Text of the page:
Elderly women have tougher time than men
Updated: 2011-11-29 07:24
By He Dan and Cang Wei (China Daily)
An elderly woman sells melon seeds and guavas in a shopping street in Lanzhou, capital of Northwest China's Gansu province, on Nov 10. Local media reported that the 83-year-old woman has to make a living by hawking even though she has five adult children, all of whom refuse to support her. Provided to China Daily
BEIJING - A recent official report revealed that Chinese women face more obstacles in their old age than men who are at the same stage in their lives.
Experts blamed that disparity on the tendency of elderly women to have lower incomes and longer lives, according to the report, which was compiled by the National Bureau of Statistics.
In China, nearly 46 percent of women in their 60s rely on children to help them pay for their daily expenses, which is 24 percentage points more than elderly men do, the bureau said at the fifth national meeting on women and children affairs, which was held on Monday.
Meanwhile, only 20 percent of elderly women receive pensions and other retirement benefits, while 30 percent of elderly men do, and 28 percent continue to receive work income after they have hit retirement age, as compared with 43 percent of men.
"The majority of elderly women, especially in rural areas, are housewives who barely had the chance to receive an education 40 years ago or even longer," said Fang Jiake, deputy director of the Hetong Senior Citizens' Welfare Association in Tianjin.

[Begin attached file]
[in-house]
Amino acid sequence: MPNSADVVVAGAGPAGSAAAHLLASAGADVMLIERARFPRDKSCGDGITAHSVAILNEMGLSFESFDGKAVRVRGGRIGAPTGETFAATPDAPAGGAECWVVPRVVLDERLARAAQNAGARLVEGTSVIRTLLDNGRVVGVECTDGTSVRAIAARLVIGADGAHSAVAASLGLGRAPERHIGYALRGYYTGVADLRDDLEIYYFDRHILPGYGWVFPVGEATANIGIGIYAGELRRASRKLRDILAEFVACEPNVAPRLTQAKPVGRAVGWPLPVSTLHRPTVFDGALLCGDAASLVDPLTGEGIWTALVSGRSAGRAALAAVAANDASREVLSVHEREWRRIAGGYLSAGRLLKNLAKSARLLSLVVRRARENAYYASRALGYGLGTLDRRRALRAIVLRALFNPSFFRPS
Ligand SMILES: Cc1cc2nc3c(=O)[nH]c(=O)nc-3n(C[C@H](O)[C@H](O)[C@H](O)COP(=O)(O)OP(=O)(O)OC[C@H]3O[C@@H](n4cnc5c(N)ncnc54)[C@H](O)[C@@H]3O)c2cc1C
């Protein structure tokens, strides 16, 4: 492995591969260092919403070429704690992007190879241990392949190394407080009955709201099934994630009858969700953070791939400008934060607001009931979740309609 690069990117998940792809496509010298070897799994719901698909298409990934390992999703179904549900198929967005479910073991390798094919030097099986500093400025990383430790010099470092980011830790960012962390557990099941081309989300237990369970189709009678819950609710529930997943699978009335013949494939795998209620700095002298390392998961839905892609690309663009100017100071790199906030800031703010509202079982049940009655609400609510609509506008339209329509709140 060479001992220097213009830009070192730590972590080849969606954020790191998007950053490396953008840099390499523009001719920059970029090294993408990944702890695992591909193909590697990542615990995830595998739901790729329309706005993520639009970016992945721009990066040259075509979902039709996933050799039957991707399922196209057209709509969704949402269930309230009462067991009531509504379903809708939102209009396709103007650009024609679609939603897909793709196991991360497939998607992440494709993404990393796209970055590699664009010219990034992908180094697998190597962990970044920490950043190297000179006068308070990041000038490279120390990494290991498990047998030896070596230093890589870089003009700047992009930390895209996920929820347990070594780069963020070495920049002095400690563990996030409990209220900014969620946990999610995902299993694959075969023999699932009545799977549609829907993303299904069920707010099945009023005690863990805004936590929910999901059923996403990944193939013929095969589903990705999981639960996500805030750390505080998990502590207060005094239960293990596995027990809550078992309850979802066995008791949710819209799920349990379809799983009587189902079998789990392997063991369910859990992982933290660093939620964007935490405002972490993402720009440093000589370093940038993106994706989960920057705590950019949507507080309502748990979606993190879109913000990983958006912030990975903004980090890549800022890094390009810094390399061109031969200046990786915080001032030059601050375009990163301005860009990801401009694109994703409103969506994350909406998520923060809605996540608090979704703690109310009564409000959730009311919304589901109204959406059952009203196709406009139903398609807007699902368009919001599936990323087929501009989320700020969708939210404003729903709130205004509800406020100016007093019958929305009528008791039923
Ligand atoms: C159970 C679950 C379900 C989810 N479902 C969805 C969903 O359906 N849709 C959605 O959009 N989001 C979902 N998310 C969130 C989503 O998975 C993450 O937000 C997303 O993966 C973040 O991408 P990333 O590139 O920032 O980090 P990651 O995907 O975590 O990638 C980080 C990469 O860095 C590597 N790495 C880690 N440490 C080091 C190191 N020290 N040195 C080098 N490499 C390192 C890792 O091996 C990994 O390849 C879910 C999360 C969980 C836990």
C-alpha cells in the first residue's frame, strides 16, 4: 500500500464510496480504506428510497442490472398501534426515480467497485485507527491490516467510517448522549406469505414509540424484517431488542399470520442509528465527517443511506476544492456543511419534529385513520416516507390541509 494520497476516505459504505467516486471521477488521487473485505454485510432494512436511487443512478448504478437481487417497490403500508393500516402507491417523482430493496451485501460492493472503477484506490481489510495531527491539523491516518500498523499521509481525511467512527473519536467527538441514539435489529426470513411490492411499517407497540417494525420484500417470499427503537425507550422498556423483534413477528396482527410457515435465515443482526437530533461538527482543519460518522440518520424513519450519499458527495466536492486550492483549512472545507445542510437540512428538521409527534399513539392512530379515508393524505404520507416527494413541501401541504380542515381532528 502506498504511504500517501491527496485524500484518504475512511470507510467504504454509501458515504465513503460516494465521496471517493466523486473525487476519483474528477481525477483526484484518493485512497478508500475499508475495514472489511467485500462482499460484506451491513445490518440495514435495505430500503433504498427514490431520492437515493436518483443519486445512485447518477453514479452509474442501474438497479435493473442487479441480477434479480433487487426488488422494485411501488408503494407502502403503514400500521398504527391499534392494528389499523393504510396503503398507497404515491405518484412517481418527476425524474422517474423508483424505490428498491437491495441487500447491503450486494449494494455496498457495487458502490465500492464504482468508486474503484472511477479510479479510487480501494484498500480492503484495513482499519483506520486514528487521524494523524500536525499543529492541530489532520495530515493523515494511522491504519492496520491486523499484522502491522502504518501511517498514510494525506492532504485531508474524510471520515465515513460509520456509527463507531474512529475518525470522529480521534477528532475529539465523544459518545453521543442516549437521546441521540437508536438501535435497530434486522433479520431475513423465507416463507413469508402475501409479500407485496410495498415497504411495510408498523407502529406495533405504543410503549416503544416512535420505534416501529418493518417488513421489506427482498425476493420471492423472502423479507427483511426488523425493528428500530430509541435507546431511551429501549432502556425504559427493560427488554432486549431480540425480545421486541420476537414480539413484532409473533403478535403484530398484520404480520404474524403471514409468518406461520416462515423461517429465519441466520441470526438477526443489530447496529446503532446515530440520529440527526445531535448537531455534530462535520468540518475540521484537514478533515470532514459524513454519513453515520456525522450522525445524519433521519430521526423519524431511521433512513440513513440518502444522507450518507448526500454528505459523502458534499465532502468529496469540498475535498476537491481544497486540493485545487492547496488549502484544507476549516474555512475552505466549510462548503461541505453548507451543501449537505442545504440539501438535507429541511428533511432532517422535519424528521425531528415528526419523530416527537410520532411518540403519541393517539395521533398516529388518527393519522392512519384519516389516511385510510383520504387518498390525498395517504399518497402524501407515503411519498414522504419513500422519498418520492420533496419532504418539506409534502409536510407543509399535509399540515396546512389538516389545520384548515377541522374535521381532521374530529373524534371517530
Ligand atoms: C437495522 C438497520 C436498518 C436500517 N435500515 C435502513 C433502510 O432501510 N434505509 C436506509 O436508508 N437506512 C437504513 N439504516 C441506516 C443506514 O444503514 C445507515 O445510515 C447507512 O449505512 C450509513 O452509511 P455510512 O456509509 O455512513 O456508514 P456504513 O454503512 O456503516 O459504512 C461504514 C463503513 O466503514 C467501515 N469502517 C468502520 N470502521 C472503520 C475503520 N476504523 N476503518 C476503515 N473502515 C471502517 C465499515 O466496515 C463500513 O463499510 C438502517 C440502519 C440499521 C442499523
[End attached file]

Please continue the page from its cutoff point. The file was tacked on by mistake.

"So women are more vulnerable to poverty in their old age and depend heavily on their children to support them," Fang said.
Even so, he said the situation will improve as young women in China become better educated and come to enjoy job opportunities that are the same as those that are open to men.
"Many old women who cannot get financially independent tend to feel unsure of themselves and depressed," said Wang Yanrui, director of the Senior Citizen Cooperation, a Beijing-based NGO dedicated to improving the welfare of the elderly.
Without additional ways of making income, these women will see their lives take a serious turn for the worse if their partners die or if they have trouble getting along with other members of their families, Wang said.
Even some career women will find life after retirement to be a struggle.
Qi Xiao, 46, a worker at a liquor factory in Suqian, Jiangsu province, said she will have a hard time supporting herself if she stops working at the age of 50.
"Now I earn about 2,000 yuan ($314) a month," she said. "But I can only get a monthly pension of less than 1,000 yuan after retirement."
Qi said she knows little about how to best manage her savings to offset the effects of inflation.
Tang Can, a researcher at the Chinese Academy of Social Sciences' center for women studies, said the longer women live, the more likely they will be to need nursing services and other support in their old age.
In China, women can expect to live to be 74 years old on average, which is three years more than men can, according to 2007 data from the World Health Organization.
Tang said the government should provide more living subsidies to women, especially those in rural China, where a social security network has not been well established.
"Women make up the majority of the elderly population," Tang said. "China will not overcome its difficulties with aging if it fails to ensure that old women have decent lives."